- Jessica Chastain expresses interest in a sequel to The Help, wanting to explore the relationship between her character Celia and Octavia Spencer’s Minny further.
- The Help has faced backlash for its white savior narrative and oversimplification of harsh truths, with some of the actors expressing regret for their involvement.
- While Chastain may want to revisit her character, a sequel to The Help seems unwise, as it could further perpetuate the problematic elements of the original story.
Jessica Chastain has shared interest in making a sequel to The Help. The 2011 Oscar-nominated movie is adapted from Kathryn Stockett’s novel that takes place in 1963 Mississippi. It tells the story of a white journalist named Eugenia “Skeeter” Phelan (Emma Stone) interviewing and writing a book about Black women who spent their lives caring for affluent white families. Aibileen Clark (Viola Davis) and Minerva “Minny” Jackson (Octavia Spencer) are the Black women who receive the most focus in the story. Minny works for Celia Foote (Chastain), who is shunned by the other white housewives.
During an interview with EW‘s Awardist podcast, Chastain spoke about wanting to reprise the role of Celia in a sequel to The Help. She shared what she enjoyed about playing Celia, why she wants to revisit the role, and how the movie could further explore her character’s relationship with Minny. Read Chastain’s comments below:
“You know who I think about all the time, and I just wish I could play her [again]? Celia Foote. I just want to do something, Celia and Minny, and see what happened. You know they ended up living together and raising the baby together, they were best friends. How amazing would that film be? I loved her, and I got to be a bit silly.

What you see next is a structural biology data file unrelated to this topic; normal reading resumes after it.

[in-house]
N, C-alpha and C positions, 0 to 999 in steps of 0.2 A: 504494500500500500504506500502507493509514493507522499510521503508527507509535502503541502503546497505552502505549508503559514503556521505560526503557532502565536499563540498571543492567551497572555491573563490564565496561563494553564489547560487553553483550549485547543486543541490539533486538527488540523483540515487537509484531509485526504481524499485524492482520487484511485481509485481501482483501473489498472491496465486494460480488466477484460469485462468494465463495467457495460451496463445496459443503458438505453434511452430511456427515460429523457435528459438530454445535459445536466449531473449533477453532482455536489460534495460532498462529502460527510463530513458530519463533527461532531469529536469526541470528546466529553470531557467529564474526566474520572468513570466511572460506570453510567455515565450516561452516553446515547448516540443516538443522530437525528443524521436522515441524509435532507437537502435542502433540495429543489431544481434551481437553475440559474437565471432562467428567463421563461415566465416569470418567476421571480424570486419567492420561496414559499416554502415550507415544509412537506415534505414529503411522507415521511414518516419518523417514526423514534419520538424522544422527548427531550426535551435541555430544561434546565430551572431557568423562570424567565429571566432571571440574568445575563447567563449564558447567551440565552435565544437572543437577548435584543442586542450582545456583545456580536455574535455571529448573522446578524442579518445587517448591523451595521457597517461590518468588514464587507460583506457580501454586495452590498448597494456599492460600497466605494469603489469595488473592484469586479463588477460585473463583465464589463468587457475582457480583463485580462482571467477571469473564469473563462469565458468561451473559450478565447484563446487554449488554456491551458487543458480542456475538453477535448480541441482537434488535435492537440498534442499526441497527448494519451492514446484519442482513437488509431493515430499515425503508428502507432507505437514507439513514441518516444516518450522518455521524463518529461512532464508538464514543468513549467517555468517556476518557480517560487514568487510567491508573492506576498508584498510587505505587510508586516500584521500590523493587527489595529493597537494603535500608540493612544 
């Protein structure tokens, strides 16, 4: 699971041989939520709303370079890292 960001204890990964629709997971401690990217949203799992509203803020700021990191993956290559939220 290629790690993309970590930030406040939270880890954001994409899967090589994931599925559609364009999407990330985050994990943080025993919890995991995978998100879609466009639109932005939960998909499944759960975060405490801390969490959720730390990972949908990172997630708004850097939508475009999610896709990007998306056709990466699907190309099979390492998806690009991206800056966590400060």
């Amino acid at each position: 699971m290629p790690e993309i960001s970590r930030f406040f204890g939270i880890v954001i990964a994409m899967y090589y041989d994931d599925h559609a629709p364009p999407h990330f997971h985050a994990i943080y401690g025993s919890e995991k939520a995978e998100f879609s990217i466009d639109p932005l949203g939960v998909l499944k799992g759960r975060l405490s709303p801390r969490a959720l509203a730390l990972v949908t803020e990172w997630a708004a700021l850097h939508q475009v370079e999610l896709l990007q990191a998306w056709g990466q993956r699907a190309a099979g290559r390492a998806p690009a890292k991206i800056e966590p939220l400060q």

“A lot of my characters I feel like I got to experience a lot. Celia, it was such a deep dive for me. I really threw on that character and I didn’t really get to mine that much material, because I was a supporting part of that story. That’s a character I wish I could revisit.”
Why A Sequel To The Help Is A Bad Idea
While The Help initially earned a mostly positive reception, it garnered a much more negative and complicated legacy in the years that followed. The movie has been heavily criticized for its white savior narrative. Despite the story’s focus on Black women, it is mostly told through the perspective of Skeeter and examines how her interviews and writing help Aibileen, Minny, and other Black characters in the story. It doesn’t help that the narrative was predominantly told by white storytellers, including the author of the novel, Stockett, and the film adaptation’s director, Tate Taylor.
Some of the movie’s actors have expressed a similar sentiment, with Davis saying she regrets starring in The Help. Davis stated, “There’s a part of me that feels like I betrayed myself, and my people, because I was in a movie that wasn’t ready to [tell the whole truth],” and that the movie was “invested in the idea of what it means to be Black, but… it’s catering to the white audience.” Davis’ remarks encapsulate how The Help‘s oversimplification of harsh truths and its white savior narrative have not aged well.
Like many elements in The Help, Celia and Minny’s unlikely friendship lacked the nuance needed to do it justice. While a sequel could attempt to fix this, it seems more likely to do further harm. Chastain’s pitch for a lighthearted movie where Minny is still living with Celia as they raise Celia’s baby together sounds like an extension of the problematic elements that plagued the original story in the first place. Celia may be a character that Chastain wants to play again but revisiting The Help with a sequel seems like a deeply unwise idea.
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